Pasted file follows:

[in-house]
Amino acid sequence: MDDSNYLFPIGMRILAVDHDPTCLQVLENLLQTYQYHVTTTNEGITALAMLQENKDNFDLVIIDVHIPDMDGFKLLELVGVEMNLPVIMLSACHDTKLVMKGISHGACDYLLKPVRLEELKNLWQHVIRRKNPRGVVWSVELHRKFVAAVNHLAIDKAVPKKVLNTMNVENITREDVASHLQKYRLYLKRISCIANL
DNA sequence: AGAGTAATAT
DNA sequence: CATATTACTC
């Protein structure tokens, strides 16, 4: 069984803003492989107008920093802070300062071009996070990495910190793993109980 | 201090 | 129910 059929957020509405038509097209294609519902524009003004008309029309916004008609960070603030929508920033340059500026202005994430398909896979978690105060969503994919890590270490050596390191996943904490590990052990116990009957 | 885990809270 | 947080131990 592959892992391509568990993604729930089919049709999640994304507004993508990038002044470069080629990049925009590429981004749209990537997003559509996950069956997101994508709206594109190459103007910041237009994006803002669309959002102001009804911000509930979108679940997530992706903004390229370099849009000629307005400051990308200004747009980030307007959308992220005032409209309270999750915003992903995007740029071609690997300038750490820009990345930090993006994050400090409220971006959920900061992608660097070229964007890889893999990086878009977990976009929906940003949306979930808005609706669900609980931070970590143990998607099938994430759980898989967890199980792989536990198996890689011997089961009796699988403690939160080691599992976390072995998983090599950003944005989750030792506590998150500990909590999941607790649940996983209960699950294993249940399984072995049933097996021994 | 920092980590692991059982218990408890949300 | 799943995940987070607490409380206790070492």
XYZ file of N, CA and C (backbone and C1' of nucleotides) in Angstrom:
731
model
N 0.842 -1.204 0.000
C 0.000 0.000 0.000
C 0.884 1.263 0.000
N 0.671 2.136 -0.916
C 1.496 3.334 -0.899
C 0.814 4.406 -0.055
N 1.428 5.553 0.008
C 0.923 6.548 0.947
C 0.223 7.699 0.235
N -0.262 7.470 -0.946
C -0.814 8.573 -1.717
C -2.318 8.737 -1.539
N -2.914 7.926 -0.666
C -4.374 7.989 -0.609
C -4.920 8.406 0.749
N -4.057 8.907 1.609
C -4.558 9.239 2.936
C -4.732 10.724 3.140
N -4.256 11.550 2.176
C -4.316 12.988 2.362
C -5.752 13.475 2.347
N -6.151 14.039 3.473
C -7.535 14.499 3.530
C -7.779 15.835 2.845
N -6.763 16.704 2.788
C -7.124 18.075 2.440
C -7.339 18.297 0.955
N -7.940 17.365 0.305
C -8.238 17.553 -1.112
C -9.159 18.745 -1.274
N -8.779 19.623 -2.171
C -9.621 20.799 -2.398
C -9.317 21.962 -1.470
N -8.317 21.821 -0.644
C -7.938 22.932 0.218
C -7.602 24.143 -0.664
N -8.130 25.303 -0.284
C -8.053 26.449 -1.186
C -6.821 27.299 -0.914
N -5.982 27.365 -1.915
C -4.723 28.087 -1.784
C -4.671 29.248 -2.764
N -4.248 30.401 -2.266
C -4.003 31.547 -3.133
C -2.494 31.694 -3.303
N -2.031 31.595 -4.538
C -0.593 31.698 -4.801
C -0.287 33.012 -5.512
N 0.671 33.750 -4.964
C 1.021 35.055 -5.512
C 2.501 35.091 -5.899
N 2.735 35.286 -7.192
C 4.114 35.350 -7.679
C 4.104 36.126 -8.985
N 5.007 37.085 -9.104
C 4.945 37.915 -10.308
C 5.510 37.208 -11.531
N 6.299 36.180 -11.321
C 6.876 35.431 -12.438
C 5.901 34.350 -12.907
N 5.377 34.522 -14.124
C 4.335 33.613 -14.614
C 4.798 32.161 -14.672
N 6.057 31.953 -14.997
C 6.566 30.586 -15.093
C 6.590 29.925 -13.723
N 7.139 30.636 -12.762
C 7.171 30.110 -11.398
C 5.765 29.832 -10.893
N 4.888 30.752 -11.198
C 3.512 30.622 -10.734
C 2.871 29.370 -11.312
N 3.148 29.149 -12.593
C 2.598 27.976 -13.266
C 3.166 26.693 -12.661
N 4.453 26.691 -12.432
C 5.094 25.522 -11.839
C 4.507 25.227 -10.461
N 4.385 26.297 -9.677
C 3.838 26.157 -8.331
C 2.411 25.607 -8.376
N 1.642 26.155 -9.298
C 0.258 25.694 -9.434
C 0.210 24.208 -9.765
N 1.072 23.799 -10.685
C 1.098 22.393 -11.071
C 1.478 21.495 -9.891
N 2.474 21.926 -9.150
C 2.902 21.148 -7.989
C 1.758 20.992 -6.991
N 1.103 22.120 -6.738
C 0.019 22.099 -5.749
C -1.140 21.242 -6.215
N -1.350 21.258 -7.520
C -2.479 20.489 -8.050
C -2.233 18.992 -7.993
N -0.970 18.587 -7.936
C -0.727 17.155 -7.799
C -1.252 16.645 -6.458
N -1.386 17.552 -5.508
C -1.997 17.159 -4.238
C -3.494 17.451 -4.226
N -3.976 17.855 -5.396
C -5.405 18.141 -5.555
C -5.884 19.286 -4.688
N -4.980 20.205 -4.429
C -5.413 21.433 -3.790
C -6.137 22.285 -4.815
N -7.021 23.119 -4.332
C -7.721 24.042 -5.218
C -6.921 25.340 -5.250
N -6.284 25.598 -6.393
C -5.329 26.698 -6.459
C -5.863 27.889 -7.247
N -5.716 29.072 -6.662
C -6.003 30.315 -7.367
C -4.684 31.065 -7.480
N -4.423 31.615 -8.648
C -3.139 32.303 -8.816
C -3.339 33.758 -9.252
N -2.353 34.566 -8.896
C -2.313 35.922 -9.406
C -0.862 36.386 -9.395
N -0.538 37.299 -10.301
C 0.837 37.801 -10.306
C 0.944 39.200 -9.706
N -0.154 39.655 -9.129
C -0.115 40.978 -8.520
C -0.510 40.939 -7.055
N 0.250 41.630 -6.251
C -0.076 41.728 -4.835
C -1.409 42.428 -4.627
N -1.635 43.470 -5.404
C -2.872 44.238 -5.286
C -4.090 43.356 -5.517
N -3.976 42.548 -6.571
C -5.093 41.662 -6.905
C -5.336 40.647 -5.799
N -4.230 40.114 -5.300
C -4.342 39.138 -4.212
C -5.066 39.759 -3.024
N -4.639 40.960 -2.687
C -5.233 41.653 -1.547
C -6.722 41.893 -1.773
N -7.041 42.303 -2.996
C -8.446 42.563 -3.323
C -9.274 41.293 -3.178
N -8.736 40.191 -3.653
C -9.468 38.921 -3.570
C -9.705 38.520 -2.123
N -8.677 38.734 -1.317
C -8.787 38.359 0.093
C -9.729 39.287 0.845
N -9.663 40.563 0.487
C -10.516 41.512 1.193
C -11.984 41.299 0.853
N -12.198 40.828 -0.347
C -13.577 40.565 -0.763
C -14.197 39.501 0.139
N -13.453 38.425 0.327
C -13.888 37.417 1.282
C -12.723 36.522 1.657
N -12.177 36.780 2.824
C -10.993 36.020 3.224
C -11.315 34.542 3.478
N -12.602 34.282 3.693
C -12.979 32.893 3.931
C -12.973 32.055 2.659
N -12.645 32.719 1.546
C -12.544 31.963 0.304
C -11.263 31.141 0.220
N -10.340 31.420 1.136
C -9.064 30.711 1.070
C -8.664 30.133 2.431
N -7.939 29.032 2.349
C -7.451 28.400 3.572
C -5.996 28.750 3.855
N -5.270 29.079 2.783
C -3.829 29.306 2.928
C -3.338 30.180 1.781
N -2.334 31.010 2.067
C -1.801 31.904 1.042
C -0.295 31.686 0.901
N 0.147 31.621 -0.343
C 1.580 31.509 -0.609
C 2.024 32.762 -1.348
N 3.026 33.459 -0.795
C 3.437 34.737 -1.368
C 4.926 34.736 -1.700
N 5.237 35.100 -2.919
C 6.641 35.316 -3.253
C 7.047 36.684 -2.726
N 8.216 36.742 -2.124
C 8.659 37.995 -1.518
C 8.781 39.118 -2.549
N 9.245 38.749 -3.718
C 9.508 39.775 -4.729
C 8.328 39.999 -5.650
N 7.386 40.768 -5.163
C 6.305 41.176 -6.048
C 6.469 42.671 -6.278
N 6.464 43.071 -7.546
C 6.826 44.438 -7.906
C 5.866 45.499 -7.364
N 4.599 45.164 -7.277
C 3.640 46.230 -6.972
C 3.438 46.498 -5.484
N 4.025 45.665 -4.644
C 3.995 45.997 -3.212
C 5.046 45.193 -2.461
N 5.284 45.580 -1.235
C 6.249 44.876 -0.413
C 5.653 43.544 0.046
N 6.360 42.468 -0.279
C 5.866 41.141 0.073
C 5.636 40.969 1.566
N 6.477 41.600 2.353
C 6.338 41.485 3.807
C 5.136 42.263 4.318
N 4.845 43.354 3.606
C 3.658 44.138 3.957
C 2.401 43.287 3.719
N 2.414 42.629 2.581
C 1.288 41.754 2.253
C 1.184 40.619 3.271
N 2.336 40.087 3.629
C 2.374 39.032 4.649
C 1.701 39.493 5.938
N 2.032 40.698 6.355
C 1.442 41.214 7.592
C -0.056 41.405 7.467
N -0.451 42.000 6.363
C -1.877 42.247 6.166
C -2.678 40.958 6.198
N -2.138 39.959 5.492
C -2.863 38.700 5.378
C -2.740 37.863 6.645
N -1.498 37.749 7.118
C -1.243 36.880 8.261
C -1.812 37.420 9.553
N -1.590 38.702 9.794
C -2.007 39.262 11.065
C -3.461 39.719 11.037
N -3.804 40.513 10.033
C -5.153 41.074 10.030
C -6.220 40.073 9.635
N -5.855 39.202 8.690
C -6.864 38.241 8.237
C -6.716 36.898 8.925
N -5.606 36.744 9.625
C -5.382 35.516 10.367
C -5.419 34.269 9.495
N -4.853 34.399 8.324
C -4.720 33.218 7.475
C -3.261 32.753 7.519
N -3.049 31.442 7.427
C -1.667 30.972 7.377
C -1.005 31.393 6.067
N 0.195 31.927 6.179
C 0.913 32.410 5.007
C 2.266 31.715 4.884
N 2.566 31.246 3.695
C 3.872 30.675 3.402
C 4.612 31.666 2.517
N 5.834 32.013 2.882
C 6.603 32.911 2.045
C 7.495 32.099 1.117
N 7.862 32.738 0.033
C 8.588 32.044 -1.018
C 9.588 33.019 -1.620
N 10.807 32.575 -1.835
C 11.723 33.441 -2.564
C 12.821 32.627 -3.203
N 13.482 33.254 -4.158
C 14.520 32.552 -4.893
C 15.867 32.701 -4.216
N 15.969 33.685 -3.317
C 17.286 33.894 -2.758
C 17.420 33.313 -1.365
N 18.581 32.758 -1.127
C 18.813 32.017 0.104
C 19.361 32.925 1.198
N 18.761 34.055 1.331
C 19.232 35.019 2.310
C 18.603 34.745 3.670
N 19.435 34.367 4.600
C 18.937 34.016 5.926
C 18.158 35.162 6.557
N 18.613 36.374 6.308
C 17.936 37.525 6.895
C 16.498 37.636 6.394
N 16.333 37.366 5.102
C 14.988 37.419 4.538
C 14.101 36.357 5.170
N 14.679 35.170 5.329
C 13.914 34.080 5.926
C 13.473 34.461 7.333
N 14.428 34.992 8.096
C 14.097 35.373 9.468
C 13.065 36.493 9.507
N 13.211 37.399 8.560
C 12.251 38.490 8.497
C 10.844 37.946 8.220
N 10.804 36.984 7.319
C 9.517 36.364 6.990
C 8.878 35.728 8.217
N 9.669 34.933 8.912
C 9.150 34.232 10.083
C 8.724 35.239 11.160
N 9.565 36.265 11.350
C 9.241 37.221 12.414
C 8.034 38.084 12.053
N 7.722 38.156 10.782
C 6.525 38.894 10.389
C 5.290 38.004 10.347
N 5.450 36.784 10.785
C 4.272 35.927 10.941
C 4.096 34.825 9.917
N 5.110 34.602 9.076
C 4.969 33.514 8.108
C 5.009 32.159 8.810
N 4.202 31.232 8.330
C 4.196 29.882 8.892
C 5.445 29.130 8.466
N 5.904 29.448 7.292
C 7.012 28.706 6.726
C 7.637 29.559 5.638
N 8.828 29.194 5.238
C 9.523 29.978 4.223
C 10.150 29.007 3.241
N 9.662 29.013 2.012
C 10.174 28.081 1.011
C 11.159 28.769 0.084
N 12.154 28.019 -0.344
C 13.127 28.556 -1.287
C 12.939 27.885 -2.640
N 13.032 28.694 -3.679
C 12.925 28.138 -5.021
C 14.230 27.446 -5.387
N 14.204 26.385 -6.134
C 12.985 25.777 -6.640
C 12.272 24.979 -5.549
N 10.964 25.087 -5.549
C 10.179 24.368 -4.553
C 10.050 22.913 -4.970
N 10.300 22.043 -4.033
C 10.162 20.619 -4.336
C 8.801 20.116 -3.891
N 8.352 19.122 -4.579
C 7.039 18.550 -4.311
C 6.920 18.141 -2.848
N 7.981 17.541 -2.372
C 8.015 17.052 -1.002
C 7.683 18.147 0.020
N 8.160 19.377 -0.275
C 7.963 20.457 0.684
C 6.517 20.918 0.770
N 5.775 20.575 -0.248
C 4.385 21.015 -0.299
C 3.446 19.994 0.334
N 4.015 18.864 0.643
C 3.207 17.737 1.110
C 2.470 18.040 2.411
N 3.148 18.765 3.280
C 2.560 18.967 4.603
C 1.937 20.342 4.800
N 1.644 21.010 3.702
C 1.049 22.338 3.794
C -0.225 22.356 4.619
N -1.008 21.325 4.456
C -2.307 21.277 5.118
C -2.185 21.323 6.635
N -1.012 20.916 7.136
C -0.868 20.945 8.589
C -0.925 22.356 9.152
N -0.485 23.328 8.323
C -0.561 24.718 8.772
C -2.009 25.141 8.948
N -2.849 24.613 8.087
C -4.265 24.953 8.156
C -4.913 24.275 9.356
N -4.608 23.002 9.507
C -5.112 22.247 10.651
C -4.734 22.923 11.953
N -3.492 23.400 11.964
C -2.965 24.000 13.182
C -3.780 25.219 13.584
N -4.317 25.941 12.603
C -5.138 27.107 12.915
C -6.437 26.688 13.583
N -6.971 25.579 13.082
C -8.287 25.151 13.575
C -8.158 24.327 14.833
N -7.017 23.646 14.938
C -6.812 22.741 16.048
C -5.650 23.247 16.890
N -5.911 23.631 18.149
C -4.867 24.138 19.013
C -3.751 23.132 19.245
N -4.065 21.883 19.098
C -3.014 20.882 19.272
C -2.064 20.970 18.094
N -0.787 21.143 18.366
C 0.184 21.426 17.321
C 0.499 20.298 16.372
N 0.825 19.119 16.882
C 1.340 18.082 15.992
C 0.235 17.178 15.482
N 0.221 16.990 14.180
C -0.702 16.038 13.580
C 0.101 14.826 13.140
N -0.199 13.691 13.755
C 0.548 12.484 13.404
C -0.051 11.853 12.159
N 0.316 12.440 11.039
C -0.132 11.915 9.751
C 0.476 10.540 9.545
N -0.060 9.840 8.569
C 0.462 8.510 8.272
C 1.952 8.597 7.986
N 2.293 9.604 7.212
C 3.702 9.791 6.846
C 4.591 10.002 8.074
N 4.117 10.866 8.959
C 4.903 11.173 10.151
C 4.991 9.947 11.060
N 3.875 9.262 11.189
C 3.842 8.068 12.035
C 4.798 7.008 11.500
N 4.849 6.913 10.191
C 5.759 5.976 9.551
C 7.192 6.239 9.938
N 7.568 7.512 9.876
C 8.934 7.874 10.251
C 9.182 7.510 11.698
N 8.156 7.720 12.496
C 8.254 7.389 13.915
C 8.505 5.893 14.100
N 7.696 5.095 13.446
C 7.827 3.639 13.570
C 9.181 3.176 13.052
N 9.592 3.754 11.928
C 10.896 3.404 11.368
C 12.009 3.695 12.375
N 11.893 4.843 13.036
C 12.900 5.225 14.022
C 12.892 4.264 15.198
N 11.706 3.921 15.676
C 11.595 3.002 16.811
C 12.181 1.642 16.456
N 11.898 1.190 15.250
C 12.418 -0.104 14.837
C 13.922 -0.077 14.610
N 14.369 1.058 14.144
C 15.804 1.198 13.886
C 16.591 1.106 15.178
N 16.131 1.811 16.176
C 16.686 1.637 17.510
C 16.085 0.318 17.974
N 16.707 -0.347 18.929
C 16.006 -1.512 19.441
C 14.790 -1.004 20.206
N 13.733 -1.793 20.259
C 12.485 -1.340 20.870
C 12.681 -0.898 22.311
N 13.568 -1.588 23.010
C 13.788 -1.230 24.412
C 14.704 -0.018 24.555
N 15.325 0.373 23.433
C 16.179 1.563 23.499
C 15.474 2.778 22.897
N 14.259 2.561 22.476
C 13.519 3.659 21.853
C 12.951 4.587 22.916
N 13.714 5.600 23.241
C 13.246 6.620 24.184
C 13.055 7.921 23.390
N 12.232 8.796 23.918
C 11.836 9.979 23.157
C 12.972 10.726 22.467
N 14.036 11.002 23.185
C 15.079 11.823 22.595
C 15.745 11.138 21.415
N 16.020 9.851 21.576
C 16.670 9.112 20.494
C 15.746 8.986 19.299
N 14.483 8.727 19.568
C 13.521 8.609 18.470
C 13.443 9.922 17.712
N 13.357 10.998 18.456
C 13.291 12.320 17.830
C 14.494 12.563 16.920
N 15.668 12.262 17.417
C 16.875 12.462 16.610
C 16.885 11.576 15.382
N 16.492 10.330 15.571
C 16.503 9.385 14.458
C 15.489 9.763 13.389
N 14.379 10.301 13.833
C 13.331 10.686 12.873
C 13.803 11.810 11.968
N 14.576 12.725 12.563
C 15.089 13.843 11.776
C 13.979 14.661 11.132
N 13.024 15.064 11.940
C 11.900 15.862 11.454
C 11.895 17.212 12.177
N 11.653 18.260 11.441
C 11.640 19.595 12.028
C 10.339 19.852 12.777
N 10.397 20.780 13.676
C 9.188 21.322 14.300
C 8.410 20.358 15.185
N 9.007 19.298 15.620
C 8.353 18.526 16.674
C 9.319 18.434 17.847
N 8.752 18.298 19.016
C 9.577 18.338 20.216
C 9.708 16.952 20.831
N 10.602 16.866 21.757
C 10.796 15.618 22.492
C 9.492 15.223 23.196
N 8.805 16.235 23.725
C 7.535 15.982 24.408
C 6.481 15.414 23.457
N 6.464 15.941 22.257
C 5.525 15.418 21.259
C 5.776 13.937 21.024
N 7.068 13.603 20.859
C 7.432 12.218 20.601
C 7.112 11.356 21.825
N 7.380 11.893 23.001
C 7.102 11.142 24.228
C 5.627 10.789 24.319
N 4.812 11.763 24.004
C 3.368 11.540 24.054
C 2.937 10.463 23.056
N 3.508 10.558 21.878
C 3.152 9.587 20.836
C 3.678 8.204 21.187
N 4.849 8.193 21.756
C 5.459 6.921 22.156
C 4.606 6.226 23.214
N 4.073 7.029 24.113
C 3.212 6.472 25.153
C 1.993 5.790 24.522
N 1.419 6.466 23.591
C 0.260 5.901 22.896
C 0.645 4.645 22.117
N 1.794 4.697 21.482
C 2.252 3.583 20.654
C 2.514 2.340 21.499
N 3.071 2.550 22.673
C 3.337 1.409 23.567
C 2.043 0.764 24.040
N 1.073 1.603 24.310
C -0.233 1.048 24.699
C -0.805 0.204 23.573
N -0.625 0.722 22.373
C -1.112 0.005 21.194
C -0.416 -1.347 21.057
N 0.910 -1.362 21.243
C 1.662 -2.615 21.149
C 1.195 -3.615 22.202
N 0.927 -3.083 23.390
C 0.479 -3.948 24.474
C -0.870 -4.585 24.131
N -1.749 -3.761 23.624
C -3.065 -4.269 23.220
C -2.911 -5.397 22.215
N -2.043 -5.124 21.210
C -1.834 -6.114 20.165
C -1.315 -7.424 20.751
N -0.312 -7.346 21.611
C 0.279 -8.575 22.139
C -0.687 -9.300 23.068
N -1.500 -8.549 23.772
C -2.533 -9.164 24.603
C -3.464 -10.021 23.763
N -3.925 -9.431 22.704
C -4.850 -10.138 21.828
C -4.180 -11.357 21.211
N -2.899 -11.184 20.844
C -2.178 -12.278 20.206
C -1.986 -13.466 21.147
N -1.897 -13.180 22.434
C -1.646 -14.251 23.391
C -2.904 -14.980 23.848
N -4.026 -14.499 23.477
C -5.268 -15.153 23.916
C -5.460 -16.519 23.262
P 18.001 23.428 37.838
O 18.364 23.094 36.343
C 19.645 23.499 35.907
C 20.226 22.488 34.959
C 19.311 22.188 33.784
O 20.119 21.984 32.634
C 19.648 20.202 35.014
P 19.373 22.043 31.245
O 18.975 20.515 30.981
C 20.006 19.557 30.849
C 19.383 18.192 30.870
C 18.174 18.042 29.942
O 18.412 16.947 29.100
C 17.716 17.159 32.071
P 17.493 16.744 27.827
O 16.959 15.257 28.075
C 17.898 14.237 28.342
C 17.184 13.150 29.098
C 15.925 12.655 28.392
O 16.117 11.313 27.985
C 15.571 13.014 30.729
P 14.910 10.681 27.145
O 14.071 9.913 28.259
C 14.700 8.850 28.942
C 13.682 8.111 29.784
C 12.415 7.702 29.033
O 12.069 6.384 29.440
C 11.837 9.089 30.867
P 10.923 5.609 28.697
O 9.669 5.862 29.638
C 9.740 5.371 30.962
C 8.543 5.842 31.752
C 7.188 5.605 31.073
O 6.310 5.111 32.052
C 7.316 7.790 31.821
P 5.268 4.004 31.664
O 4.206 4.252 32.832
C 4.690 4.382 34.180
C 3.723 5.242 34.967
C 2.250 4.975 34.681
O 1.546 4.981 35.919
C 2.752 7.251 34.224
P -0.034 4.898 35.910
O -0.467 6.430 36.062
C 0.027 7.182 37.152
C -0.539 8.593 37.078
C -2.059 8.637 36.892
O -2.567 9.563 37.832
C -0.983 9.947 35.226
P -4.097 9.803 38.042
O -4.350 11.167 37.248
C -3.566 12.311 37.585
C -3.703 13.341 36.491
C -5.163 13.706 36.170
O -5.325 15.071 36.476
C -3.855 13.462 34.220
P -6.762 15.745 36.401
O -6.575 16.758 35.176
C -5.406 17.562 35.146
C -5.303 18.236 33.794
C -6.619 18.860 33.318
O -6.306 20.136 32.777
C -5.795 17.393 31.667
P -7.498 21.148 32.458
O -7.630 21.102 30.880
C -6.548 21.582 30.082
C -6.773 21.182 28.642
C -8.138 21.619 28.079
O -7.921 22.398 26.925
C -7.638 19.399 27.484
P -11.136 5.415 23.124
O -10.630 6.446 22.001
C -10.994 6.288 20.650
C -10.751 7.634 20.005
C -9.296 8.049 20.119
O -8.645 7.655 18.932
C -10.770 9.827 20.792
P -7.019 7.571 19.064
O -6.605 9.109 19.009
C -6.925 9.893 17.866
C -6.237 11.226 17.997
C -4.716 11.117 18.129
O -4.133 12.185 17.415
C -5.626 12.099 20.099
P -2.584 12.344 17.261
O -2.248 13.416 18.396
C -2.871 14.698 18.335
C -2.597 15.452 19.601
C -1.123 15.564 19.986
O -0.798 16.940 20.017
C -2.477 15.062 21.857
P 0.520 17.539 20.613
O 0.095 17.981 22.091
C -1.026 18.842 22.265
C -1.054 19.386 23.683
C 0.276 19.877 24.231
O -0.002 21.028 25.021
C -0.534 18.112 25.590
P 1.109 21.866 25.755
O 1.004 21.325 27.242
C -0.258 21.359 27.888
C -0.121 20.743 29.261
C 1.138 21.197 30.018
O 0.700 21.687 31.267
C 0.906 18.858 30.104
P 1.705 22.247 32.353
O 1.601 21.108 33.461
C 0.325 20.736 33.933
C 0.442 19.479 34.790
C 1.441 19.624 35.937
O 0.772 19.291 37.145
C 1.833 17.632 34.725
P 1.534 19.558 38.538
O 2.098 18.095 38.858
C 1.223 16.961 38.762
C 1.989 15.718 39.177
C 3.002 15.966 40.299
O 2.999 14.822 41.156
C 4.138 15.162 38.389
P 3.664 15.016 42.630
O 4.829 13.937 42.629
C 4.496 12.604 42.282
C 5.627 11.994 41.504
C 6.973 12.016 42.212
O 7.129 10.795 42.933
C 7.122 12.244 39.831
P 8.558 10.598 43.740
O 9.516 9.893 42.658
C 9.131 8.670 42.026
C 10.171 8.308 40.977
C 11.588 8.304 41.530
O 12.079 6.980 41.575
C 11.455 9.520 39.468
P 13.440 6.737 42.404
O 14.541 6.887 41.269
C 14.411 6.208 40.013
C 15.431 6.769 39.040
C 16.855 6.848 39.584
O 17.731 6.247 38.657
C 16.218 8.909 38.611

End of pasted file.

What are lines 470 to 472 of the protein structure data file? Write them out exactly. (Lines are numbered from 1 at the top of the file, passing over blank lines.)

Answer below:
C 14.790 -1.004 20.206
N 13.733 -1.793 20.259
C 12.485 -1.340 20.870